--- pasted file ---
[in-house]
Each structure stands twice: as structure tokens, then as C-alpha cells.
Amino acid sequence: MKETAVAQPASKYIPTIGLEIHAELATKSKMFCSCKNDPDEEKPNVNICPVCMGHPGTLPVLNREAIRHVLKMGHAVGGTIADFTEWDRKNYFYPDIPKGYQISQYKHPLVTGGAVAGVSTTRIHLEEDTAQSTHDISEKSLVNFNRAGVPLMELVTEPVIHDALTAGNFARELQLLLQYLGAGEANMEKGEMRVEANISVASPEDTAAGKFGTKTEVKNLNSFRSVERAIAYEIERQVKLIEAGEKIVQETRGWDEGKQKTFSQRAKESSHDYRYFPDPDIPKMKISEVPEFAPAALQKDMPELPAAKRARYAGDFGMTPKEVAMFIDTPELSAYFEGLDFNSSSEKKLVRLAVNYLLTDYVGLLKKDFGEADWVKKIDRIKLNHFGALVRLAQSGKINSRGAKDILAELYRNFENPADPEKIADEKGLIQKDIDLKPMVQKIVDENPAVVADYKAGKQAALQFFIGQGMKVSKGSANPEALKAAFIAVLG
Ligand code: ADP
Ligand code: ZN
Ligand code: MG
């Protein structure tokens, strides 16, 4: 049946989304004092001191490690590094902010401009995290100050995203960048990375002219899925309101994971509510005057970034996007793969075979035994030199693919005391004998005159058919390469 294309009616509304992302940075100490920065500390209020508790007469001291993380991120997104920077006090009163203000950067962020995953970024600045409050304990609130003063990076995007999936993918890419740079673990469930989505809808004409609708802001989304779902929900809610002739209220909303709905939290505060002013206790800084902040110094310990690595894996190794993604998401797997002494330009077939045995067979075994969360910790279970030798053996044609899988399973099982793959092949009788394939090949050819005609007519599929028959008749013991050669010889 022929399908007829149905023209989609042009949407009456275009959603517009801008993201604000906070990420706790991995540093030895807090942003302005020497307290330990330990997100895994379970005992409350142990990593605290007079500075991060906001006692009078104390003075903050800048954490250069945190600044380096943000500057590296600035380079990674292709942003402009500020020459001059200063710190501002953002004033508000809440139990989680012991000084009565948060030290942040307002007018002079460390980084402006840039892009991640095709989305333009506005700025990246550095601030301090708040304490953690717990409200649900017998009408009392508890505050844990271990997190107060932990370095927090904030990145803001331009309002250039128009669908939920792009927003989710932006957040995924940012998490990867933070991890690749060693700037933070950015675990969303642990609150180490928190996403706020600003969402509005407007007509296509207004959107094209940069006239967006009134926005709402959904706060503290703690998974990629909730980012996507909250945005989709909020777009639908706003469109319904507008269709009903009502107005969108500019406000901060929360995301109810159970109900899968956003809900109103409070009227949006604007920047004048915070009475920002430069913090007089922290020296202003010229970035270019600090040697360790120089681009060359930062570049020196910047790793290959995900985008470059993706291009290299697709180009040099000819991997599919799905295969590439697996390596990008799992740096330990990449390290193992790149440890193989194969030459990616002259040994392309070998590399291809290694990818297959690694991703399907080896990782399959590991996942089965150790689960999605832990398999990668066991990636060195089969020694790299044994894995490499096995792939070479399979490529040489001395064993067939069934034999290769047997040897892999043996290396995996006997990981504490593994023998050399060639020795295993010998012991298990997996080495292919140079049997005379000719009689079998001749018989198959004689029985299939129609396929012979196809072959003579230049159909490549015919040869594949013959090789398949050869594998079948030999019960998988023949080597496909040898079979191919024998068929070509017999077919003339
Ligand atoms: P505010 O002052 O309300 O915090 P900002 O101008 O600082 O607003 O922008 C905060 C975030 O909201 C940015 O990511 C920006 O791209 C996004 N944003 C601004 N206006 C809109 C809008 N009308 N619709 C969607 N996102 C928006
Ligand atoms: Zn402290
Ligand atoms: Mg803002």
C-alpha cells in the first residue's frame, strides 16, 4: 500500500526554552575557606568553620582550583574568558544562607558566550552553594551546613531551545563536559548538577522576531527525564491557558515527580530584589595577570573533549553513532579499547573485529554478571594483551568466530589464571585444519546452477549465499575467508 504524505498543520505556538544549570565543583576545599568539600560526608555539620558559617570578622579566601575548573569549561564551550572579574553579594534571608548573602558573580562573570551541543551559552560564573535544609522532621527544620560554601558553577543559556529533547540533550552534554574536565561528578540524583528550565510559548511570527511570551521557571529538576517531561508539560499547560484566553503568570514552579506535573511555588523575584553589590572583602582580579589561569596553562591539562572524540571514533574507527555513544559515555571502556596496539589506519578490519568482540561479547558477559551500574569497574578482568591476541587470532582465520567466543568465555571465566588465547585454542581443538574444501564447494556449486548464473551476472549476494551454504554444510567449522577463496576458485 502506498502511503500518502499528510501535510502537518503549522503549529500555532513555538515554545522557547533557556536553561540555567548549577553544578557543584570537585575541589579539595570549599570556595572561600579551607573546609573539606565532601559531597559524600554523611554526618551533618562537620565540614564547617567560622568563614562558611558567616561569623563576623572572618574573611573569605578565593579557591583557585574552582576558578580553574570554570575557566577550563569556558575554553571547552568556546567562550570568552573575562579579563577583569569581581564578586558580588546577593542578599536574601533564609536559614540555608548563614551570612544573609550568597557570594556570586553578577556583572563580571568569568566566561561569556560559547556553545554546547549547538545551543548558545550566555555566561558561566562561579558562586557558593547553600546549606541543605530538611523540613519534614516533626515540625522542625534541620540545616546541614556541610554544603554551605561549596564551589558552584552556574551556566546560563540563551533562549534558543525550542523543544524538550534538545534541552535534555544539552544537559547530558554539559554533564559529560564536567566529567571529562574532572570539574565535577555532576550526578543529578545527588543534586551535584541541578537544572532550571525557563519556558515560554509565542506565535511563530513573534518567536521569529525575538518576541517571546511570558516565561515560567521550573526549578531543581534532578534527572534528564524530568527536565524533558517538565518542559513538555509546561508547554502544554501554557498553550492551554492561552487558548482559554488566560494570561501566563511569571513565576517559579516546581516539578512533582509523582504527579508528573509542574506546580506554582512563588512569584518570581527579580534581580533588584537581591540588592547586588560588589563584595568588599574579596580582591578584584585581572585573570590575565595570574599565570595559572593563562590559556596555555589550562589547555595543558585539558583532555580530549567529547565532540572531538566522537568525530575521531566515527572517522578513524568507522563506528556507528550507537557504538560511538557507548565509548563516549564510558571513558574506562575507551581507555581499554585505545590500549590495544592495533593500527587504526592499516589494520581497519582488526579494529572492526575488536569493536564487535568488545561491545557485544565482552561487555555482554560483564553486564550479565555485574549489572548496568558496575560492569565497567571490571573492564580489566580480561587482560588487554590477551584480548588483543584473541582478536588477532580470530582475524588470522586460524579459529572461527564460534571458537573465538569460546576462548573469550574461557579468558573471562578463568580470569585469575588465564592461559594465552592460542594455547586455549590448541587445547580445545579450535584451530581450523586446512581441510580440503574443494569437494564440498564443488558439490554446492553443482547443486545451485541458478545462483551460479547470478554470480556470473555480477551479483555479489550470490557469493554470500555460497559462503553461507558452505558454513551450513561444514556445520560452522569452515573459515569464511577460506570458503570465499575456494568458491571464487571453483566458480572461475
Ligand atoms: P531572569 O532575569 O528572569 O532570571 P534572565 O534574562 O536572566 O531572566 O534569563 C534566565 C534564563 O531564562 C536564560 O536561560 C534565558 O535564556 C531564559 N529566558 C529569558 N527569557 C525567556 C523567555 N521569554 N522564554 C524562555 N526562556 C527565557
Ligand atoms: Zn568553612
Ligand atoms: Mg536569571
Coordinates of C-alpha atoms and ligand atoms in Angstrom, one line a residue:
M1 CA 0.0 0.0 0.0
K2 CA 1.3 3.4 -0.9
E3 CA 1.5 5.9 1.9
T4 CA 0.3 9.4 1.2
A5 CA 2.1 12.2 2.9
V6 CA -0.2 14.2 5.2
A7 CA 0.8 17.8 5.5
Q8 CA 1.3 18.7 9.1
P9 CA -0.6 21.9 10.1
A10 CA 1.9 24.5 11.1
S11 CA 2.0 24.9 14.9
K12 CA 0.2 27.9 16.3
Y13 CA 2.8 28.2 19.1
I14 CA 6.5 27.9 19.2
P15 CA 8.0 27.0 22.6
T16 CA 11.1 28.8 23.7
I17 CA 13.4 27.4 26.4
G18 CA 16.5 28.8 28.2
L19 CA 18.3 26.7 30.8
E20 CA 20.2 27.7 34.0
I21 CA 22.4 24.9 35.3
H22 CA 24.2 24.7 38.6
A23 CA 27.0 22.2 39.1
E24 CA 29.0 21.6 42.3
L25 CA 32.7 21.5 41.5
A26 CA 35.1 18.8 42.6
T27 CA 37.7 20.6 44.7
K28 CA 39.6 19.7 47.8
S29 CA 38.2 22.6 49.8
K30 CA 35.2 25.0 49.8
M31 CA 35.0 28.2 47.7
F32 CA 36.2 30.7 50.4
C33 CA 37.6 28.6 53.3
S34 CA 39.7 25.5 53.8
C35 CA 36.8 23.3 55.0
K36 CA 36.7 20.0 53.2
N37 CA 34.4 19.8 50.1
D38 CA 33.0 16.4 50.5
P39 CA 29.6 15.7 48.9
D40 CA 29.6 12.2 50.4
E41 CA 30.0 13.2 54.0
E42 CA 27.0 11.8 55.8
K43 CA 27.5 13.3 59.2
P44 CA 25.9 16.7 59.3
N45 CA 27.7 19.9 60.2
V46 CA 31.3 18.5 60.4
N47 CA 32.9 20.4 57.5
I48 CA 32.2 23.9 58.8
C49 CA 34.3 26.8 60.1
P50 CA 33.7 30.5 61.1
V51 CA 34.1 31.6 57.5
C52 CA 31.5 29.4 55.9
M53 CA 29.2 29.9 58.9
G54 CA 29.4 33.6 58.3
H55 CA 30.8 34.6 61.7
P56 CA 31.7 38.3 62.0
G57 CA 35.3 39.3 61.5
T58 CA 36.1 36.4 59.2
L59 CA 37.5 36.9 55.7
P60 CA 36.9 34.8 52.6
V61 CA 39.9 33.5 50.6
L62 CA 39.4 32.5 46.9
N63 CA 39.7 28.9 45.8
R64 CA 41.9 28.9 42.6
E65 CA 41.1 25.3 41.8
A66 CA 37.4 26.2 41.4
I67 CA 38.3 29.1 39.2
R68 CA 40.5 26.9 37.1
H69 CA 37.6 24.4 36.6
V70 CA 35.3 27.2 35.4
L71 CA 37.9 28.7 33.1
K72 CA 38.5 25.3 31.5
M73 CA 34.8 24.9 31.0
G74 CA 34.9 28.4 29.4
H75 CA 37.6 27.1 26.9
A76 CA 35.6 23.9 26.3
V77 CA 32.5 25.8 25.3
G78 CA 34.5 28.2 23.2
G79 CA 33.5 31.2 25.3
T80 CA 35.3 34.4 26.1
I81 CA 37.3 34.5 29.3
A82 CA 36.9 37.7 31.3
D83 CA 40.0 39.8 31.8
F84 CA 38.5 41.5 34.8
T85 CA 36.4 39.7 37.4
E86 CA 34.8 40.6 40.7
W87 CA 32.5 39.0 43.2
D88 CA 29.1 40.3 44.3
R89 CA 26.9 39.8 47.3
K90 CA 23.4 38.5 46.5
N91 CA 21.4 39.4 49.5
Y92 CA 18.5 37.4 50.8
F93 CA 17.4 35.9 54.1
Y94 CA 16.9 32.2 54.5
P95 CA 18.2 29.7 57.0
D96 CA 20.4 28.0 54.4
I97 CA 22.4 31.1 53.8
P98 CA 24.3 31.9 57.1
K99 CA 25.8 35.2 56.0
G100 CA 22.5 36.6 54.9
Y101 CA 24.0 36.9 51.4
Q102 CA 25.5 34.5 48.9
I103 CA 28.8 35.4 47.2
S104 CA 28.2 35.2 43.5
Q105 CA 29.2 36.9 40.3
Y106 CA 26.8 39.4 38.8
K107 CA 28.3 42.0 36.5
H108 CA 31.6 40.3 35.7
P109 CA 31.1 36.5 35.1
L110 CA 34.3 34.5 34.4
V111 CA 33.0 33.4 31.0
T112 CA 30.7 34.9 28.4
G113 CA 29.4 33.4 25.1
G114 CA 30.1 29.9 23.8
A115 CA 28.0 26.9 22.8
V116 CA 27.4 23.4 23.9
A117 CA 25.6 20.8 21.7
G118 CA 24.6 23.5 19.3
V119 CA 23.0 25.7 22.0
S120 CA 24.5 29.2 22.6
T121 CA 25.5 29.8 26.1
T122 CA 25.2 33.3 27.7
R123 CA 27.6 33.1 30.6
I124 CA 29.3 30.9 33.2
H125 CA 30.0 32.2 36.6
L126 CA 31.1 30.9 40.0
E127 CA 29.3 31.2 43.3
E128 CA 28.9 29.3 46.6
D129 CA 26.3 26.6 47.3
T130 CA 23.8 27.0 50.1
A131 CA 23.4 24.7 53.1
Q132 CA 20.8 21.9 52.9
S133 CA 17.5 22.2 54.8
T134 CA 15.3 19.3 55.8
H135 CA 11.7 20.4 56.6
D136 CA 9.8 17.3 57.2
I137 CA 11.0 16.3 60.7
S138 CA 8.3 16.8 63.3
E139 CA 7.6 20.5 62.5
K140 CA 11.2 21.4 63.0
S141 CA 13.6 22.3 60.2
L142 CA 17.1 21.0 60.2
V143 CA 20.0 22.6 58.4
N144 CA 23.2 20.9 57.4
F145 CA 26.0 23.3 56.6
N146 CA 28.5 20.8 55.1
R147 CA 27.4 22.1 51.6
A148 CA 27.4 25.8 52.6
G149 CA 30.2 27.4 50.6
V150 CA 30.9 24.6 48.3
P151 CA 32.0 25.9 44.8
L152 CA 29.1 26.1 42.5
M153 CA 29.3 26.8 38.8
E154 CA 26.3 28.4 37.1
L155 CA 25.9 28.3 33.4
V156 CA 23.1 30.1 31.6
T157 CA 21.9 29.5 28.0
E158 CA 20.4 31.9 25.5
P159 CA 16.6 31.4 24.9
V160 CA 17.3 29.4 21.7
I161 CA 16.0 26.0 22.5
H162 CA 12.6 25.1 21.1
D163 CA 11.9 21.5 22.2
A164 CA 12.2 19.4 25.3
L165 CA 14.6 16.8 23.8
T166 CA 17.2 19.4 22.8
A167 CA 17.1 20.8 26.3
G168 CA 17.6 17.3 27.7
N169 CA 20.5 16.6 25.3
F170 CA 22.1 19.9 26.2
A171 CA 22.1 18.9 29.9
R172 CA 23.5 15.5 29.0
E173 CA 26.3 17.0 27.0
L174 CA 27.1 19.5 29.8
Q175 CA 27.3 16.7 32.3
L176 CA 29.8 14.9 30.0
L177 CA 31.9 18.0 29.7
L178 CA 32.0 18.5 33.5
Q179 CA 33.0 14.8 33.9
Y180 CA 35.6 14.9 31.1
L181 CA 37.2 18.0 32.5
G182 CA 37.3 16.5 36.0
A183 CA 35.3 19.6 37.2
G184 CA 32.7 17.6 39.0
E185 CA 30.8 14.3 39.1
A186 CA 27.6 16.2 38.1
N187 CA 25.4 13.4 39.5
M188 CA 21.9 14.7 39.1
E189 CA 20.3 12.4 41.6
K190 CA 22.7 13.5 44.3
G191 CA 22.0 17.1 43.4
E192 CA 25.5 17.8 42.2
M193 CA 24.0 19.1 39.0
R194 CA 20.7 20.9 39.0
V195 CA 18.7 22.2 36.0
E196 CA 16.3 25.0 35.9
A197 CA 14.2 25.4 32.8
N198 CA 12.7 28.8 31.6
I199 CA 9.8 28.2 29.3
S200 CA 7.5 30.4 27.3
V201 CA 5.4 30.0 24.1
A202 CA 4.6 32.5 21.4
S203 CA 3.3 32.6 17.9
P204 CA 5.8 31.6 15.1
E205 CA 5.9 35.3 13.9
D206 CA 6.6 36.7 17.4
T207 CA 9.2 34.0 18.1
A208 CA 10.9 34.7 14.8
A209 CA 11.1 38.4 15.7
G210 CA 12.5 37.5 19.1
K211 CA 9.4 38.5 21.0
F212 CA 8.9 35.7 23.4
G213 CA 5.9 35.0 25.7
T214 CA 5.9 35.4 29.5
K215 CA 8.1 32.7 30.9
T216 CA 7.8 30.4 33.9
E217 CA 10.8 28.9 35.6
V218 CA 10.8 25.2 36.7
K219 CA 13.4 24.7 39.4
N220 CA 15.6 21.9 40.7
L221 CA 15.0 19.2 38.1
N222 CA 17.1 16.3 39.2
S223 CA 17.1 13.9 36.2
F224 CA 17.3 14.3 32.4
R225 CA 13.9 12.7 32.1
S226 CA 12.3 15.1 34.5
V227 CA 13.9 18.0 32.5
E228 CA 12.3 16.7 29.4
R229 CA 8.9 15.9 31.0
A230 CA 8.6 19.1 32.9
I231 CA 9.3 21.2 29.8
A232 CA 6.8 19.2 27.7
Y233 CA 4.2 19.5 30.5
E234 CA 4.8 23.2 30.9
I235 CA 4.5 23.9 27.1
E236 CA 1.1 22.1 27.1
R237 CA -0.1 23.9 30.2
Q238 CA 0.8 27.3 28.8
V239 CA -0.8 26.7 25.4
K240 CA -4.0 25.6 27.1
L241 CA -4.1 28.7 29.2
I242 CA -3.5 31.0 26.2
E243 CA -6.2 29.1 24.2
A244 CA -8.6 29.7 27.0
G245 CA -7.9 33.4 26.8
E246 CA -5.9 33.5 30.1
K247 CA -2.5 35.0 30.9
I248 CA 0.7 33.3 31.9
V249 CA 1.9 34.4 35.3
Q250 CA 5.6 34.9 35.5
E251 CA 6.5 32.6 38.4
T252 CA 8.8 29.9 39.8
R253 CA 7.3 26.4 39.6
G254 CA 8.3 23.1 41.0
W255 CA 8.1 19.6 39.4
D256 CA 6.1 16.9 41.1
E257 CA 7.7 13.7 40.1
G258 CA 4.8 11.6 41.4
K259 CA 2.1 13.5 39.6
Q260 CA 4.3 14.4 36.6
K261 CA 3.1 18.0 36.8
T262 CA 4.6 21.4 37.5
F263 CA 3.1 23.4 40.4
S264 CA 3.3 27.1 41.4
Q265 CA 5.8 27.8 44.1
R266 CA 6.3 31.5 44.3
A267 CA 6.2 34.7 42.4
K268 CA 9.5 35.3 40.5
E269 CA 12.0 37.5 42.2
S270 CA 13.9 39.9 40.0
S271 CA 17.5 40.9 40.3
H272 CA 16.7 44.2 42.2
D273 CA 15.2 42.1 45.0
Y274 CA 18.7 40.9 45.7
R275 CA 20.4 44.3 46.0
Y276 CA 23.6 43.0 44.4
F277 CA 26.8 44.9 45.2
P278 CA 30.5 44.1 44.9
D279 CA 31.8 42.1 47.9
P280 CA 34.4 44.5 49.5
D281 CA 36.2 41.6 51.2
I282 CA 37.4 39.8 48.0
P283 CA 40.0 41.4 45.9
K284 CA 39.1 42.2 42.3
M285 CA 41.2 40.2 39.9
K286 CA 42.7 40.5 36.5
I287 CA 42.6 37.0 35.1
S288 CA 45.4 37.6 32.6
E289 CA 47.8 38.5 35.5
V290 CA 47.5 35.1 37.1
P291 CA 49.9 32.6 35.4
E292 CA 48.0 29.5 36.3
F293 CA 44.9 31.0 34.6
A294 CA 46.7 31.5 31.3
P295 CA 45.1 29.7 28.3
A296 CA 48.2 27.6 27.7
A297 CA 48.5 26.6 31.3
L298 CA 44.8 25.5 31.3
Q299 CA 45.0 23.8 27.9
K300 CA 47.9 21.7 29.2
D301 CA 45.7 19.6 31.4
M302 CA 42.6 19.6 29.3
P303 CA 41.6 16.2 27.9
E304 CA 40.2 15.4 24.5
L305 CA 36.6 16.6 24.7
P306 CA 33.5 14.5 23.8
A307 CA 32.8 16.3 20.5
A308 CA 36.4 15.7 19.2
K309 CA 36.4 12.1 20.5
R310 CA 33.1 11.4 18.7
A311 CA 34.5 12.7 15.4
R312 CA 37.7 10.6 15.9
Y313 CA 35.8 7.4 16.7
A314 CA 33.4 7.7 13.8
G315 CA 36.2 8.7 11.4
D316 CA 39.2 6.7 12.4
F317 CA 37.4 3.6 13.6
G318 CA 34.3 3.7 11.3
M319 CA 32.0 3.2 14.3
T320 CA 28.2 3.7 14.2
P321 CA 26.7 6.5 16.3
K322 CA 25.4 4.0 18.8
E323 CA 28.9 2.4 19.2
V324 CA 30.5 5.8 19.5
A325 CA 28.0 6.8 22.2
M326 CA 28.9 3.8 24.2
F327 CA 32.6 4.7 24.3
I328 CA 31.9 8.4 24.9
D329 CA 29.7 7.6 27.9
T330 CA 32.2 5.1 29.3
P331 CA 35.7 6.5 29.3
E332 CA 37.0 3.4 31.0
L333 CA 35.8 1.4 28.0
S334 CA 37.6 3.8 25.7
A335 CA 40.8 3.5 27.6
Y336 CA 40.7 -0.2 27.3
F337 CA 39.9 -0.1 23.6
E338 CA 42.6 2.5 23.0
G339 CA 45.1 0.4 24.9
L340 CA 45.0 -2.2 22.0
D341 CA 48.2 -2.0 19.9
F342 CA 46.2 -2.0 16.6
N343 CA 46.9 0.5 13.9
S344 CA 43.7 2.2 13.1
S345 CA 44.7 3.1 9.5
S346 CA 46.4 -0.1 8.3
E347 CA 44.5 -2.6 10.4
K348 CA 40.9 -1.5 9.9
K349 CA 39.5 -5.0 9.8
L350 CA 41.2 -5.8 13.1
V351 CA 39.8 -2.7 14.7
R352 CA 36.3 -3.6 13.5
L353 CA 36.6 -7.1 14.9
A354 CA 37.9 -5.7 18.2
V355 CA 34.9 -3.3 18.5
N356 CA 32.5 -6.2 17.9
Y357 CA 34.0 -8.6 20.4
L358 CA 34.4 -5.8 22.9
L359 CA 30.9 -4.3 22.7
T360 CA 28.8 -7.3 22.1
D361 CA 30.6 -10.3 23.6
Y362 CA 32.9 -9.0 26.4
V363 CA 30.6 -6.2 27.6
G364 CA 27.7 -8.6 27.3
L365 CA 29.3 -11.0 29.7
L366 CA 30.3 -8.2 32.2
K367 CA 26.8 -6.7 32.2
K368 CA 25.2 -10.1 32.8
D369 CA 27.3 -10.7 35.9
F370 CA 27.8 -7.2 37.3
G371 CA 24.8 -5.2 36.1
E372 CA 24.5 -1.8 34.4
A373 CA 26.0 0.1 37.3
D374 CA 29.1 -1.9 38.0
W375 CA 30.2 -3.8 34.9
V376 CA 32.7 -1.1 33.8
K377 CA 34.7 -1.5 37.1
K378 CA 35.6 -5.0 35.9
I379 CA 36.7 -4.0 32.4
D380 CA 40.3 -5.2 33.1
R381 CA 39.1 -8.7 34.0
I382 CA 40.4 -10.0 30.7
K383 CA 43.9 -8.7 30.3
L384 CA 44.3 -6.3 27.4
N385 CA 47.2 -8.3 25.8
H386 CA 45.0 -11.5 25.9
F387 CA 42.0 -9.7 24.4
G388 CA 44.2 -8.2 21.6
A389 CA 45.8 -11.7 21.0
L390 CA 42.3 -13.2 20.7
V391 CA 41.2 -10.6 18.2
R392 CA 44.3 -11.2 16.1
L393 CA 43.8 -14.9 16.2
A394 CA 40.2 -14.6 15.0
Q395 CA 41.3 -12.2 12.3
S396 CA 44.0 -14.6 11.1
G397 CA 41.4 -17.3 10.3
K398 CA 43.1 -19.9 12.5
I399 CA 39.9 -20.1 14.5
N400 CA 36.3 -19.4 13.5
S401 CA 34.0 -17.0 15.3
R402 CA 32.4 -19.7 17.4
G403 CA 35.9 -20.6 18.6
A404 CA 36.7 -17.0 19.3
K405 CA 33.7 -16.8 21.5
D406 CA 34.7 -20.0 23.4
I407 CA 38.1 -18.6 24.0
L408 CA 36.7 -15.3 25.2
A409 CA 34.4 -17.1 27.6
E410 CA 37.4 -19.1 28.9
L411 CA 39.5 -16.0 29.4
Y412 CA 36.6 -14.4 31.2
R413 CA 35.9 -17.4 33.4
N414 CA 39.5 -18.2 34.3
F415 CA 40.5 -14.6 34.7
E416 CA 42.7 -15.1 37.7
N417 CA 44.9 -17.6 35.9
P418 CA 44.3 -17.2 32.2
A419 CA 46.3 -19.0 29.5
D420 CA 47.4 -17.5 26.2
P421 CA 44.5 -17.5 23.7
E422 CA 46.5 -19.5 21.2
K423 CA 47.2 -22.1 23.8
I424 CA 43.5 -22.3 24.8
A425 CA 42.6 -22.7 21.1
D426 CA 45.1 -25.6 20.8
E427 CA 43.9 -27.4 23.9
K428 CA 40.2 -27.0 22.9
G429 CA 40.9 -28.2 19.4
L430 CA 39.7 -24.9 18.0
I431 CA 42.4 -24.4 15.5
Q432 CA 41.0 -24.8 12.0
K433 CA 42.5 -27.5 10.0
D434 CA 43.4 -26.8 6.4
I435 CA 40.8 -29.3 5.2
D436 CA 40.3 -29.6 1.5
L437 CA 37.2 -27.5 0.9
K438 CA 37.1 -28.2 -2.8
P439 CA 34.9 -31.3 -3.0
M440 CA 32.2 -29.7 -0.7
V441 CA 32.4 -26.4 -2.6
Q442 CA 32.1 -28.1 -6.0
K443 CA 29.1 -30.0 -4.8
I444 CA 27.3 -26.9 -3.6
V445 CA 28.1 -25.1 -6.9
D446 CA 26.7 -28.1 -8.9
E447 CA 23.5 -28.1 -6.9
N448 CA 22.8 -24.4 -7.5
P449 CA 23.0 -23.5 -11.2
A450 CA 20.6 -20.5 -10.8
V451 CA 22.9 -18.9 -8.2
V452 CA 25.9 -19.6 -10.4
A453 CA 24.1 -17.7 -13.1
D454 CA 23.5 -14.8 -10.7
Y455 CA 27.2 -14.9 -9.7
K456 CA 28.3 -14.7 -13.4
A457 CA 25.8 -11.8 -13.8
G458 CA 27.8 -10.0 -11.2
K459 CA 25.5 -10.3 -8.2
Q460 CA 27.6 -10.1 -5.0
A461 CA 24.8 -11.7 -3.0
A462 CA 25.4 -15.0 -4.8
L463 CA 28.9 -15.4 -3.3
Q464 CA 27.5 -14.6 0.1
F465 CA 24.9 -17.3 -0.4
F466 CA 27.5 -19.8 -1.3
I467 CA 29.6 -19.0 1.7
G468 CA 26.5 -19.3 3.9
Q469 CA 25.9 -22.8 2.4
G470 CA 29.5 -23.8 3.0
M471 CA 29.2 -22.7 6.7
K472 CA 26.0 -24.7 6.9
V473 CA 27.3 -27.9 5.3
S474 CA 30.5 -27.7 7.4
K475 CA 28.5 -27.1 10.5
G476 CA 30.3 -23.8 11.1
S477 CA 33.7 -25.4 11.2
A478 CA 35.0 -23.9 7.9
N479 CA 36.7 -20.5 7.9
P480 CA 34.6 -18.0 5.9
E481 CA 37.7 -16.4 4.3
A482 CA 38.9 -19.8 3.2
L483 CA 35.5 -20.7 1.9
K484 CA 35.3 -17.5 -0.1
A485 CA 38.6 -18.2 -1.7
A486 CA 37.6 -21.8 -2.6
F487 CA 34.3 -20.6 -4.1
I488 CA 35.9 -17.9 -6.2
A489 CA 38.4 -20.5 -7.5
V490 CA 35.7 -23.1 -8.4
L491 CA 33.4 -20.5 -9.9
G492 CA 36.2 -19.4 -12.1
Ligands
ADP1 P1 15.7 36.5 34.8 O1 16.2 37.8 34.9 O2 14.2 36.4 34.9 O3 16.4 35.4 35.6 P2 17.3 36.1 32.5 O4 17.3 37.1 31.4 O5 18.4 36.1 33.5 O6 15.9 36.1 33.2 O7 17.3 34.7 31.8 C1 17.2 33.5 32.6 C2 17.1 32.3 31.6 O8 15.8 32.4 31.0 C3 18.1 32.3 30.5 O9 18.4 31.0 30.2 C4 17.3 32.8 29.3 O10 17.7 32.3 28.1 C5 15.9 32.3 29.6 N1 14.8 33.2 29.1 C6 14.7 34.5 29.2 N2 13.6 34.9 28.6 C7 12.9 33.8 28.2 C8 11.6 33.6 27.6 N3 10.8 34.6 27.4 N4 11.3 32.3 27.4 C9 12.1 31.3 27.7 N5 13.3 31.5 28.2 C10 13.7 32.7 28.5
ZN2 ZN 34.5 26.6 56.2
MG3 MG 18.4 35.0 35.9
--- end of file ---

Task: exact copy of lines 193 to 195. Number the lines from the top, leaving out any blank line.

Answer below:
L178 CA 32.0 18.5 33.5
Q179 CA 33.0 14.8 33.9
Y180 CA 35.6 14.9 31.1